Mac Miller and Mental Health

Born on January 19, 1992, Malcolm James McCormick, known professionally as “Mac Miller”, is mainly recognized as being the former boyfriend of Ariana Grande, however his achievements prove that he is so much more than anyone’s partner. Mac Miller began his career at the ripe age of fourteen, with the name “EZ Mac” and he was apart of a rap group called “The III Spoken”. In 2008 and 2009, his mixtapes became extremely successful and this was proven in 2010, when at seventeen years old Miller was signed to “Rostrum Records”. This was a major breakthrough in his career, seeing as he embarked on a tour in late 2010 called “The Incredibly Dope Tour”, which sold out at all locations. “Blue Slide Park”, his first album, was released and ranked No. 1 on the Billboard 200 during its first week. June 2013 marked the month of his second album titled “Watching Movies with the Sound Off” and that was the same year that he created his own record label “REMember Music”. Two years later, Miller released his third album “GO:OD AM”, followed by his fourth one delievered in 2016 called “The Divine Feminine”. His fifth studio release was on August 3, 2018 titled “Swimming” and reflected many of his personal feelings.  

Despite the success of his fast-paced career, that did not at all match Mac Miller’s personal life and emotions. Around 2012, he began to be open about his dependence on lean, which is a combination of codeine and promethezine. After the release of his first album, he dove deeper into the world of drugs and it clearly became addicting very quickly, seeing as Miller’s use of drugs became a repetitive topic in his music. The truth is, however, that despite what his lyrics were centered around, Mac Miller found peace and hope when creating music. He drowned himself in his work in order to avoid the issues that would end up killing him. It is not uncommon that he struggled with drugs, and the age that people begin using drugs keeps decreasing. Kids as young as ten years old are experimenting with dangerous substances, and no one truly understands the gravity of the situation. Life is as short as it is precious and miraculous, which is not acknowledged enough. Mac Miller understood how valuable life was, even as he used substances that would shorten his lifetime. In fact, it was an accidental drug overdose that ended the artist’s career and that same reason could end the life of someone you may know. It is not only important, but vital, to seek help in situations where you feel addicted and dependent on a drug or other unhealthy and sometimes fatal substances.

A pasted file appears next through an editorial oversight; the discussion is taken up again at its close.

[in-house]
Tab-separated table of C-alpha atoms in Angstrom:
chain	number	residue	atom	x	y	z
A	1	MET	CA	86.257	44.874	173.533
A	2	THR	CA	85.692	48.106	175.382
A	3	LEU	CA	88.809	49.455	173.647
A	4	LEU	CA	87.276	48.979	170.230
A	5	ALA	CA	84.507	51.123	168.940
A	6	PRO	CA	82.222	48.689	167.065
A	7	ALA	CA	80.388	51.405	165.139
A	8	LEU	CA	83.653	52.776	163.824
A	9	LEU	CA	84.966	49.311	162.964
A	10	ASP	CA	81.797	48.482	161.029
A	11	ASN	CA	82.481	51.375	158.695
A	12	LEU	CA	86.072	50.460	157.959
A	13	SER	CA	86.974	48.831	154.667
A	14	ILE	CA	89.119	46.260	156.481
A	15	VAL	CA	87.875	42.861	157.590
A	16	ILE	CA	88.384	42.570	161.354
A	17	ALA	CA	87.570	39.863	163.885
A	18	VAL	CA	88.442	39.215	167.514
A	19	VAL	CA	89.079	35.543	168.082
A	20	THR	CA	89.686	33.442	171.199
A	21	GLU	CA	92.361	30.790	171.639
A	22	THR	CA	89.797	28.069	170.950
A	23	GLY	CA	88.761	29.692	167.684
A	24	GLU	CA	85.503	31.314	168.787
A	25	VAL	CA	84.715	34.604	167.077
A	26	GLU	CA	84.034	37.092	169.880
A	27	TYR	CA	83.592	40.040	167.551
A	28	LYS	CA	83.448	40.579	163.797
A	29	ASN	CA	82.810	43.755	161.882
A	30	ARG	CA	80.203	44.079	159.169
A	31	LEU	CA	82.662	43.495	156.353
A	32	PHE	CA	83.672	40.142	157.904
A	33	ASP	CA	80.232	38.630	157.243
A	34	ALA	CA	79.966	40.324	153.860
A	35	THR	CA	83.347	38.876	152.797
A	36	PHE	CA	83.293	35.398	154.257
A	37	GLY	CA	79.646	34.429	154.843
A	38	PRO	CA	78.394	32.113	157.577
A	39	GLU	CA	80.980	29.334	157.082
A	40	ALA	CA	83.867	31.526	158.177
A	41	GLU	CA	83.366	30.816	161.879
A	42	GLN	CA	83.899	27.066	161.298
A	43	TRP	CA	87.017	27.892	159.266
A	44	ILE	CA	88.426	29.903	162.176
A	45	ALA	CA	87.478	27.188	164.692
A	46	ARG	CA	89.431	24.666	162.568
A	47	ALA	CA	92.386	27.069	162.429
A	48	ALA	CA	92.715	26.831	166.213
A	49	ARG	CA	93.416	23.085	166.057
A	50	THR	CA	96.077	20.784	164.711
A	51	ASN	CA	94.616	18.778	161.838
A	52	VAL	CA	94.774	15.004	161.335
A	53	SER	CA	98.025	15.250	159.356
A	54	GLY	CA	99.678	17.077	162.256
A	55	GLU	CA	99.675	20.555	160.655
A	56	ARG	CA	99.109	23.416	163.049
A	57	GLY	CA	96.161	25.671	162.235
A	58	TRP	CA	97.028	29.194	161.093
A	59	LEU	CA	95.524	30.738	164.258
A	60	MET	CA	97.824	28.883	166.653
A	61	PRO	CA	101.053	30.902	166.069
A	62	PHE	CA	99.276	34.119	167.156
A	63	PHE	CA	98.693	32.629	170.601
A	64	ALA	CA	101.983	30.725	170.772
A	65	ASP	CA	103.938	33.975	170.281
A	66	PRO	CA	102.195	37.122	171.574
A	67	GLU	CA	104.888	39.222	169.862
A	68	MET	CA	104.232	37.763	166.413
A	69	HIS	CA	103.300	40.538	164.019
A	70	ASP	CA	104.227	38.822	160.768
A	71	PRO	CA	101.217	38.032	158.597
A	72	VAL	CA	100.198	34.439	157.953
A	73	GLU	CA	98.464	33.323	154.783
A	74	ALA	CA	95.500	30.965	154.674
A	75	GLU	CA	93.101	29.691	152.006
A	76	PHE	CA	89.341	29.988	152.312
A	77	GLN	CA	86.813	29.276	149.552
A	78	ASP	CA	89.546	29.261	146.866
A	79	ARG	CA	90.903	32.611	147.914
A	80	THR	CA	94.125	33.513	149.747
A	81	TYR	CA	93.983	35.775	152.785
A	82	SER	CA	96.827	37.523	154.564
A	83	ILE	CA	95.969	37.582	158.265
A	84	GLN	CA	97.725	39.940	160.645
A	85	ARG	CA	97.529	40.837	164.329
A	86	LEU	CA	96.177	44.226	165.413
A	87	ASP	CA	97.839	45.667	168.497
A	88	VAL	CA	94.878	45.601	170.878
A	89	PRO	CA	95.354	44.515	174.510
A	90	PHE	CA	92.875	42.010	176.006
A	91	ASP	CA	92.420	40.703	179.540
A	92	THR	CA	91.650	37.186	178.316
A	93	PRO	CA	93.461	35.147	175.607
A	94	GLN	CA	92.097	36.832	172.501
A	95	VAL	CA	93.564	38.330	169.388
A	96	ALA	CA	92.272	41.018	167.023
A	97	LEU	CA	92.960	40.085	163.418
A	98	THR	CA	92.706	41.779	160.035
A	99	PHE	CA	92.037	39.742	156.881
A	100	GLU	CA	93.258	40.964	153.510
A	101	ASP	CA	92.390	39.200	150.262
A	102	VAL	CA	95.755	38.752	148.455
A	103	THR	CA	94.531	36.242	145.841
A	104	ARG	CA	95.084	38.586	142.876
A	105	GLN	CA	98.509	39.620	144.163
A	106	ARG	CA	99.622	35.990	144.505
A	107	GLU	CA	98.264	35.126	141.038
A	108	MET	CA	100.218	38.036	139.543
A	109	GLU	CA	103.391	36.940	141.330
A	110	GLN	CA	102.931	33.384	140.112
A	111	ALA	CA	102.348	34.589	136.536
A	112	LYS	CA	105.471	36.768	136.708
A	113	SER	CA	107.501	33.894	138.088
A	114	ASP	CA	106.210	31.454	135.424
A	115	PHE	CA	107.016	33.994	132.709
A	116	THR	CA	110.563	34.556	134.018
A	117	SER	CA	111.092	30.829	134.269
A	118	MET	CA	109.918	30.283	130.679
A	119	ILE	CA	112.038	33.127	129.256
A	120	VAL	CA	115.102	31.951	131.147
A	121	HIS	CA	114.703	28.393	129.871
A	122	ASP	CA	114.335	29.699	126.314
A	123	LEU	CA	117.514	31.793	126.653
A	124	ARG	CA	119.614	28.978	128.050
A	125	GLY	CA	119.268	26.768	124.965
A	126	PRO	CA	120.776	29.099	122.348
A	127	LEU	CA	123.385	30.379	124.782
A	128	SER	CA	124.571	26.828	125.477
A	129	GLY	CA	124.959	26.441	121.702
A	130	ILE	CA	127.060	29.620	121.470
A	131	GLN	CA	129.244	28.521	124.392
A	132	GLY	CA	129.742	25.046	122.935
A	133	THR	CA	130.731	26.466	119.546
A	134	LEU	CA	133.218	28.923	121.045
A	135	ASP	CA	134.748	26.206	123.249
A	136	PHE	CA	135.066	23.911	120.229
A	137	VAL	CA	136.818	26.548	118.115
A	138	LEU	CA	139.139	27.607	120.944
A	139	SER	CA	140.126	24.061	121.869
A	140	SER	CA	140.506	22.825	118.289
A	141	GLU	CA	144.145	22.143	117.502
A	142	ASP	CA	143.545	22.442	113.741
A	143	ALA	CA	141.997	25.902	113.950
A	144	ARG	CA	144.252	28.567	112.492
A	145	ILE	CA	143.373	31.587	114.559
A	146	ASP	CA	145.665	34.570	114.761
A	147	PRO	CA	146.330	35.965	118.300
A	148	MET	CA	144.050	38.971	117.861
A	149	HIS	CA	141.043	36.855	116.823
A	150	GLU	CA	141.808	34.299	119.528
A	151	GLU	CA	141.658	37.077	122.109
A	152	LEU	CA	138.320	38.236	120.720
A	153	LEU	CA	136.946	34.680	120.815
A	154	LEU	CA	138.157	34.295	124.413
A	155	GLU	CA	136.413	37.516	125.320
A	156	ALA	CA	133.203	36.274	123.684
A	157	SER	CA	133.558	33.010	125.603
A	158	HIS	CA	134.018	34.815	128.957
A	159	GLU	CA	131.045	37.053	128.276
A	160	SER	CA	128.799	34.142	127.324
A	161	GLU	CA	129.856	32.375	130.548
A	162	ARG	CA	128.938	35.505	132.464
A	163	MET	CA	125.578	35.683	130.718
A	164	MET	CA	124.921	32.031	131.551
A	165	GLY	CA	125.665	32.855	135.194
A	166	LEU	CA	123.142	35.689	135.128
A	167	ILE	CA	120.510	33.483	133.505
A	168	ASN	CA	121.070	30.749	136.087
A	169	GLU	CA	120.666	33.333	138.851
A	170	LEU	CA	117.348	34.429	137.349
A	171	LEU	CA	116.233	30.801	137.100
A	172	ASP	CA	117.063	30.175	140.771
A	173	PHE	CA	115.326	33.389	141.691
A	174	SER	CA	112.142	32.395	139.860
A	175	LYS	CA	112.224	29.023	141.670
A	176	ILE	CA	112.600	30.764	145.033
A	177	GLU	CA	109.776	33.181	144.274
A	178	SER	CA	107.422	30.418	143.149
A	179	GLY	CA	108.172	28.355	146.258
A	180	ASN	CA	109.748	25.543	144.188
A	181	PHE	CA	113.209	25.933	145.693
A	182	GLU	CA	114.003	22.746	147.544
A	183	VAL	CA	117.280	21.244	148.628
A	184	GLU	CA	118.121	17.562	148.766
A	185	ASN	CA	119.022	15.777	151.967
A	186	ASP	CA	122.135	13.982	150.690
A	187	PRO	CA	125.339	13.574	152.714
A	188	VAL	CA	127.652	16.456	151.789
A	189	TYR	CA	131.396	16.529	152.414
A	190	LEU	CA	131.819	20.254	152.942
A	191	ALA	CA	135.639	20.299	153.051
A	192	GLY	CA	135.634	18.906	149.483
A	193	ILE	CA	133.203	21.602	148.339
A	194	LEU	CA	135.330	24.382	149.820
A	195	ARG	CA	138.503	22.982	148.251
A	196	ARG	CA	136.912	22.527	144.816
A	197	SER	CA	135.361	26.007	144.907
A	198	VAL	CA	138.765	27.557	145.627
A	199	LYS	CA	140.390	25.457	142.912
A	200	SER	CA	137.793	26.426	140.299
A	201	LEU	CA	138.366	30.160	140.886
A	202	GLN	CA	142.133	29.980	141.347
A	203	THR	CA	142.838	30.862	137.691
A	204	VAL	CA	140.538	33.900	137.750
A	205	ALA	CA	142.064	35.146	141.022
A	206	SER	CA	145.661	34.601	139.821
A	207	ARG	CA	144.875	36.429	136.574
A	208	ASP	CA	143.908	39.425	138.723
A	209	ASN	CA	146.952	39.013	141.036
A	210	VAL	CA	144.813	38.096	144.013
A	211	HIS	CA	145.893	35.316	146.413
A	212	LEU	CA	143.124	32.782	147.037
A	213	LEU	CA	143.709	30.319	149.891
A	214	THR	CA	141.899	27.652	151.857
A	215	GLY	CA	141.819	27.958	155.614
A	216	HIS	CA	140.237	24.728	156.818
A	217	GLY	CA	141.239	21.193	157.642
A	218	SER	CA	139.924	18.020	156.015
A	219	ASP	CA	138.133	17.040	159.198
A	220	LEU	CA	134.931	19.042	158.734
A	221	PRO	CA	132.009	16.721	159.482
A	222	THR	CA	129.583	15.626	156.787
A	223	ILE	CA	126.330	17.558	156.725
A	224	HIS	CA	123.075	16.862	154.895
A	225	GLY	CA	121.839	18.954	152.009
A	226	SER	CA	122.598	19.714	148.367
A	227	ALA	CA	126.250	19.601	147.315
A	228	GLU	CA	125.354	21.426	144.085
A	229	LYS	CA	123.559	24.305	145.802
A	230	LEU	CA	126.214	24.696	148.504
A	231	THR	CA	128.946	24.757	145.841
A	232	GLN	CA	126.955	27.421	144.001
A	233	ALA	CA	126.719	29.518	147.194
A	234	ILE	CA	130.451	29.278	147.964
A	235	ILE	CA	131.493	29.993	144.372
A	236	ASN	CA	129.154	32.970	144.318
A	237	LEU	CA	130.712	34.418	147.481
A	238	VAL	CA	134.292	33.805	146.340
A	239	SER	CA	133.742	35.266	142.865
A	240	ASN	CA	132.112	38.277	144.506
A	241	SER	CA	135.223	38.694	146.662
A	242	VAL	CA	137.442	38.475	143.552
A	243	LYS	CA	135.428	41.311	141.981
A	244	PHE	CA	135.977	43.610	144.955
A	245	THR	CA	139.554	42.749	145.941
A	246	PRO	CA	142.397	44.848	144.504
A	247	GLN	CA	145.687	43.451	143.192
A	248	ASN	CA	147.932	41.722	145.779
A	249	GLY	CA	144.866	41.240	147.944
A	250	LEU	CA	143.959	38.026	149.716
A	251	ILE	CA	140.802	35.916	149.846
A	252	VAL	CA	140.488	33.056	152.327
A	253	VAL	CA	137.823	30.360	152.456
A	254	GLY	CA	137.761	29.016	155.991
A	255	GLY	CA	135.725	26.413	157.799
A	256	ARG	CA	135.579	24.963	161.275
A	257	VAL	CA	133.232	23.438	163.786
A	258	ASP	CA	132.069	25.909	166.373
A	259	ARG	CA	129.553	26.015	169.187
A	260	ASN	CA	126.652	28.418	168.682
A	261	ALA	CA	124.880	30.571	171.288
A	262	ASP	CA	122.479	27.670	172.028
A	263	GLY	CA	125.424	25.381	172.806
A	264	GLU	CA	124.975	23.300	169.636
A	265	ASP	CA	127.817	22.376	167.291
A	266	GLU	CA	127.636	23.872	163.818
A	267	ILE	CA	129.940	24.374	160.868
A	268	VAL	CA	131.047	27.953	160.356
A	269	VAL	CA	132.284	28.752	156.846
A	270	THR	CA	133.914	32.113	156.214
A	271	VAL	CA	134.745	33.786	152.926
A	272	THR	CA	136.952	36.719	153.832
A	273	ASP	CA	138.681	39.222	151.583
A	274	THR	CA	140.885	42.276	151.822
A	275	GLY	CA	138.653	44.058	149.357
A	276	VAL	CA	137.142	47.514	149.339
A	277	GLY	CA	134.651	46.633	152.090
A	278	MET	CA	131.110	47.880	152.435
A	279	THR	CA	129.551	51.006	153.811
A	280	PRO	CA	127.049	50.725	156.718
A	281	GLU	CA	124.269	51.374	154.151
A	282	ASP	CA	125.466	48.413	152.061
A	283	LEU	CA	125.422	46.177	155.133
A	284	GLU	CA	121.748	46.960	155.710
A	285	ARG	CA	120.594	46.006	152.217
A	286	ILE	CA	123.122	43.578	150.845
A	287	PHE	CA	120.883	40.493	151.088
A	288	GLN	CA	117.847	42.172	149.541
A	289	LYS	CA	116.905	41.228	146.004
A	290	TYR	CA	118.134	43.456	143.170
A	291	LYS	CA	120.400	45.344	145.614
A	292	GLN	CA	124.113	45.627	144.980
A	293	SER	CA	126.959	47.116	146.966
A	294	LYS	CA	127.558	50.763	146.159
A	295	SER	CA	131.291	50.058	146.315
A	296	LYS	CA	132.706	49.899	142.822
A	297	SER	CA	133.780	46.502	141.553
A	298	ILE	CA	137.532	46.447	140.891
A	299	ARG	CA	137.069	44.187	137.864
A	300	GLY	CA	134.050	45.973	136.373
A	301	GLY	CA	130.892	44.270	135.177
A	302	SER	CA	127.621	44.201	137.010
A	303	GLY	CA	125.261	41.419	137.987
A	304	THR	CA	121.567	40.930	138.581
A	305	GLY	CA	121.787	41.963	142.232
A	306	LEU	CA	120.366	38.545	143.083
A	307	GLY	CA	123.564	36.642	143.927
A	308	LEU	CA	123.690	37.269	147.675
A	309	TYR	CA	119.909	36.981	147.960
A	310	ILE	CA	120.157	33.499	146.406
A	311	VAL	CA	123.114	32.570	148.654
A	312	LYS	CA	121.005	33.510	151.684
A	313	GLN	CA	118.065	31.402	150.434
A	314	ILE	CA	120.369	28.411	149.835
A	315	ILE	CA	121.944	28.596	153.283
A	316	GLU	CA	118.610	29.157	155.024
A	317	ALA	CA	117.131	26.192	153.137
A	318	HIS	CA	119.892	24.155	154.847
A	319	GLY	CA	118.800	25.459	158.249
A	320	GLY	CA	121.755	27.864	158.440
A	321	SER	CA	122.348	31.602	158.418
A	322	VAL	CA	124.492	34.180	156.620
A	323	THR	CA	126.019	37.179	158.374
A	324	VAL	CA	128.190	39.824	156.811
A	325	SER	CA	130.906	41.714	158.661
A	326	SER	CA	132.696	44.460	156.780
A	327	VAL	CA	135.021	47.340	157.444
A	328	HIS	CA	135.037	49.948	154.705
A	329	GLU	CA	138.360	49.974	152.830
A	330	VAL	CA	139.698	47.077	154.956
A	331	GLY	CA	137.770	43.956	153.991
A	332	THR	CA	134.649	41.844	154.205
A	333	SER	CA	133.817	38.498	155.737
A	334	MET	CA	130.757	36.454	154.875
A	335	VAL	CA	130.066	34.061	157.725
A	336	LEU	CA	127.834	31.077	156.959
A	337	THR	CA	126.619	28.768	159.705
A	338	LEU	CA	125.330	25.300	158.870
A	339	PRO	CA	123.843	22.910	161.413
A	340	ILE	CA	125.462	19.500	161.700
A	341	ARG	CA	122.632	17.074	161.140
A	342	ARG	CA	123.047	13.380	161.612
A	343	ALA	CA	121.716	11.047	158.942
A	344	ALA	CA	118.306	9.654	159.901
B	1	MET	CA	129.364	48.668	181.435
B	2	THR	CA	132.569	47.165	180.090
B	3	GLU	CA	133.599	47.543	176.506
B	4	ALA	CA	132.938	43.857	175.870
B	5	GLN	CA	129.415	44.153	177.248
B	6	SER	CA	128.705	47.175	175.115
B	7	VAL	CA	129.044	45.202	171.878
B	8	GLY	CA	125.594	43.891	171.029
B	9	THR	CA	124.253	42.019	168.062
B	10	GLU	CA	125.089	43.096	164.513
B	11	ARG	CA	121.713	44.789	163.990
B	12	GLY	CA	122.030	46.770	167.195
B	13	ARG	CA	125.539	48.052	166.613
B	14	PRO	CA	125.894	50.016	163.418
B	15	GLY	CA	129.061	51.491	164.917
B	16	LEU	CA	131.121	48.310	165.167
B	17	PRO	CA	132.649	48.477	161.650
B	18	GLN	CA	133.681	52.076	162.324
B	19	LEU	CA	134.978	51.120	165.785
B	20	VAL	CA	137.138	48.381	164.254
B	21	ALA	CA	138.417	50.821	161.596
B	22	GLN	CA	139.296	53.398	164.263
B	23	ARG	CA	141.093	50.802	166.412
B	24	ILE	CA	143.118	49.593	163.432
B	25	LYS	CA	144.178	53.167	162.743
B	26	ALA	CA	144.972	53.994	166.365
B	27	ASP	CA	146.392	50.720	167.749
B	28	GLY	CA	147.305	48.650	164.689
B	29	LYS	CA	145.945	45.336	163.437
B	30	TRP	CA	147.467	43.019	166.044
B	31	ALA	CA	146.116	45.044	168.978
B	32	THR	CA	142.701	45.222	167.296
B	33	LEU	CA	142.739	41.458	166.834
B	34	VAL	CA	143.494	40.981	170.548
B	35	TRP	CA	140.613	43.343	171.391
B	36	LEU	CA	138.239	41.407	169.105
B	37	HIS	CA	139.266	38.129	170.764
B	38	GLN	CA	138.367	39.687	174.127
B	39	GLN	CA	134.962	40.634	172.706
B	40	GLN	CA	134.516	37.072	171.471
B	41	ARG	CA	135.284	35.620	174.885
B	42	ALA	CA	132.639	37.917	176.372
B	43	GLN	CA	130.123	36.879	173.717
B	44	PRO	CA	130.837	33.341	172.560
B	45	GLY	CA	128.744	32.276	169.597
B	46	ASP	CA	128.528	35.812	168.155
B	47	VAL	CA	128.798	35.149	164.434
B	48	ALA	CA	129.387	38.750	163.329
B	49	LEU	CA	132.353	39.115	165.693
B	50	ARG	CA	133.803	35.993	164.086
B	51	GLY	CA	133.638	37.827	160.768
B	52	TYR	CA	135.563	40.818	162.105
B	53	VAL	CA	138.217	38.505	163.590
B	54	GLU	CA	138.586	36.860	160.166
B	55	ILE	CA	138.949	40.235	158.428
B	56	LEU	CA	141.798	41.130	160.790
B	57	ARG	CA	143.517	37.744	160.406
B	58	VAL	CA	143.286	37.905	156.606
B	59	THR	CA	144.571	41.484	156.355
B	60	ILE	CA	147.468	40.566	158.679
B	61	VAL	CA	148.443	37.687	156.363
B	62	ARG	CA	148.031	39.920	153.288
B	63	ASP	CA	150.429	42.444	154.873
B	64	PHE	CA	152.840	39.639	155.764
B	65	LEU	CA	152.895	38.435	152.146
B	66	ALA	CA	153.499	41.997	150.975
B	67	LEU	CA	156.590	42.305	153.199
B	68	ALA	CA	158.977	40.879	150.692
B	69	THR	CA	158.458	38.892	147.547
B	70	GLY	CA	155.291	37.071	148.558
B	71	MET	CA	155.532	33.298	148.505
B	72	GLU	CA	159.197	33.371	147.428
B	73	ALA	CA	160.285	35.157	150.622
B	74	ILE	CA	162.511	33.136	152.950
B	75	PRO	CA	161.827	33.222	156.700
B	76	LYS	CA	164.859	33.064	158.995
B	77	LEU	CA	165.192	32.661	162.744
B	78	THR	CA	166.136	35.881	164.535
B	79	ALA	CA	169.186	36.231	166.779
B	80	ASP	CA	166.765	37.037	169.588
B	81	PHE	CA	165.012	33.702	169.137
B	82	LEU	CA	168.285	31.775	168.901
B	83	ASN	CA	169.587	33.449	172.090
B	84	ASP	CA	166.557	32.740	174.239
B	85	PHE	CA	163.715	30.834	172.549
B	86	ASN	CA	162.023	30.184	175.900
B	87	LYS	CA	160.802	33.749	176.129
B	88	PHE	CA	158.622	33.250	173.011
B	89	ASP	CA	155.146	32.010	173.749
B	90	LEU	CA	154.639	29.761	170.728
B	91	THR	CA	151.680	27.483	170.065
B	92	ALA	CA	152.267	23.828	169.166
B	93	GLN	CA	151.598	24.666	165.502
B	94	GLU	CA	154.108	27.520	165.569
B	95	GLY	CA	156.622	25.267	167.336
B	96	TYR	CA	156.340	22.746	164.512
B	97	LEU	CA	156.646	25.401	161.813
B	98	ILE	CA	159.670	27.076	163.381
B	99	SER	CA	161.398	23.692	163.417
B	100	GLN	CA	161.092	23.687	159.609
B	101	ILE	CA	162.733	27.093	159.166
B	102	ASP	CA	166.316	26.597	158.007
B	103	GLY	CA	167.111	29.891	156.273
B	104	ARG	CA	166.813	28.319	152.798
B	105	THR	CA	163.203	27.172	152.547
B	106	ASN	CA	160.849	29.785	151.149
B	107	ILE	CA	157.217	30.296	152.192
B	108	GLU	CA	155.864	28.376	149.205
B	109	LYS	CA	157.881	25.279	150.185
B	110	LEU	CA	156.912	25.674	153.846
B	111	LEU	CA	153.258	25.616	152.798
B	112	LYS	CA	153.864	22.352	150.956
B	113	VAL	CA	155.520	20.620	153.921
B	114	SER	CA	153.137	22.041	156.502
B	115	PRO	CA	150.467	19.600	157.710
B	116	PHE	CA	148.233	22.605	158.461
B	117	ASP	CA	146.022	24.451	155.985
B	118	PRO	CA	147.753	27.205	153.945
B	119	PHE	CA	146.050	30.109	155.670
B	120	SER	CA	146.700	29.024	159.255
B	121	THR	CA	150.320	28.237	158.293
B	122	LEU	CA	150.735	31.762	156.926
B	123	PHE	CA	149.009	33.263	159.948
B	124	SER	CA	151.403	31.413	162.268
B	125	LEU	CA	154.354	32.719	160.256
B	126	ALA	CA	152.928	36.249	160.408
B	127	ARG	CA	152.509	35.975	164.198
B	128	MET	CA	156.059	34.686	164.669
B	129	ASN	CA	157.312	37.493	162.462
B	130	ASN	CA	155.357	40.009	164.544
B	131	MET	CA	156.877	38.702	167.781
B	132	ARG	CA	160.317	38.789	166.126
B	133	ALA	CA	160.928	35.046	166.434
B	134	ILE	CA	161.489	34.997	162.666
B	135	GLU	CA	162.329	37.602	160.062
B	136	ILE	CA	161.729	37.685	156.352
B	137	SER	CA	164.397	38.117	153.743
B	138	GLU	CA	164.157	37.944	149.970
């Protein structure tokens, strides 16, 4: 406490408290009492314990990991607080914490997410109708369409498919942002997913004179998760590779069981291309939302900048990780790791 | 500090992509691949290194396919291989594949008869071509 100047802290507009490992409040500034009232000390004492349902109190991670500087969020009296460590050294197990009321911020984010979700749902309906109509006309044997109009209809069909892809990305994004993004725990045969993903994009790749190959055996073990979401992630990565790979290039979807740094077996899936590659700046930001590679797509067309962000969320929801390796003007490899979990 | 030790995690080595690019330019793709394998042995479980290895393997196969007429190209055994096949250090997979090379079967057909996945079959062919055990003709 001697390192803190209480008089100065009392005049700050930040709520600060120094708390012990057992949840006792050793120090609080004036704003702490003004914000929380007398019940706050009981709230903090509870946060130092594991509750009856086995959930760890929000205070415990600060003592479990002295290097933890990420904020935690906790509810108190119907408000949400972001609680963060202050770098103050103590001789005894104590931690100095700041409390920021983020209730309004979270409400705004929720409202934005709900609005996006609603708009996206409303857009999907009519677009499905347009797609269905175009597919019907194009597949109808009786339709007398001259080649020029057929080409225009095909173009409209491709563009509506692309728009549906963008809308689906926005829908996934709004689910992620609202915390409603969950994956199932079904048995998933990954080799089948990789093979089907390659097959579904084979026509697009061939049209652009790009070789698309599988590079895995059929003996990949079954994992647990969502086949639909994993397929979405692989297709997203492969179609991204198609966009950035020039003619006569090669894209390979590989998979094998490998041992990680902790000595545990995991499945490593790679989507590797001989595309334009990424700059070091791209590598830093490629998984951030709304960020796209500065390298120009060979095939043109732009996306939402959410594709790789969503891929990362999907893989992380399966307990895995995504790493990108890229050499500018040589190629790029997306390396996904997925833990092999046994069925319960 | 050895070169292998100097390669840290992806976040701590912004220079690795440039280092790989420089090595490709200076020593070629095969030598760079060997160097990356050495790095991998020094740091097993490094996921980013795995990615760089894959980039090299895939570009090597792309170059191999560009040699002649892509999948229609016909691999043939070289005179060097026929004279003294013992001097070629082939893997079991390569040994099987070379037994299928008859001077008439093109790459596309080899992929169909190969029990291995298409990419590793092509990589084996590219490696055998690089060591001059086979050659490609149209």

It may surprise some people when they take a closer look at how mental health and substance abuse are tied together so tightly. People usually turn to substances that they know are bad for them because they feel that these aspects will help them cope in an easier way. The truth is that anything, healthy or unhealthy, can look like a good alternative for a while, but no one can run from their problems. At one point or another, we must face them head on. Your mind will play tricks on you, your mind will hurt you and your mind will be your own worst enemy. Mental illnesses can feel suffocating. Mental illnesses can make each day harder than the last. Mental illnesses can make you feel like nothing is worth it. What everyone forgets, though, is that any disorder of the mind can be managed. There is no fixing to be done, for no one is broken. However, there can be steps taken to make you feel like you are no longer drowning, but swimming. As Mac Miller sang in his song “Come Back to Earth”, “And I was just drowning, but now I’m swimming/Through stressful waters to relief”. Mac Miller, despite his tragic and heartbreaking death, lived the life of a fighter and is an inspiration. He proved that finding a craft, a hobby, not an escape, but a state of peace, could be the best way to help not only your heart, but your mind. His music continues to inspire me everyday and continuously shows me that anything can be conquered. Mental health is a battle that everyone can win, if you find the strength that lives within you. On a final note, we must all remember Mac Miller’s message and what he once wrote, “A life ain’t a life ‘til you live it.”

Published by Gianna Valdez


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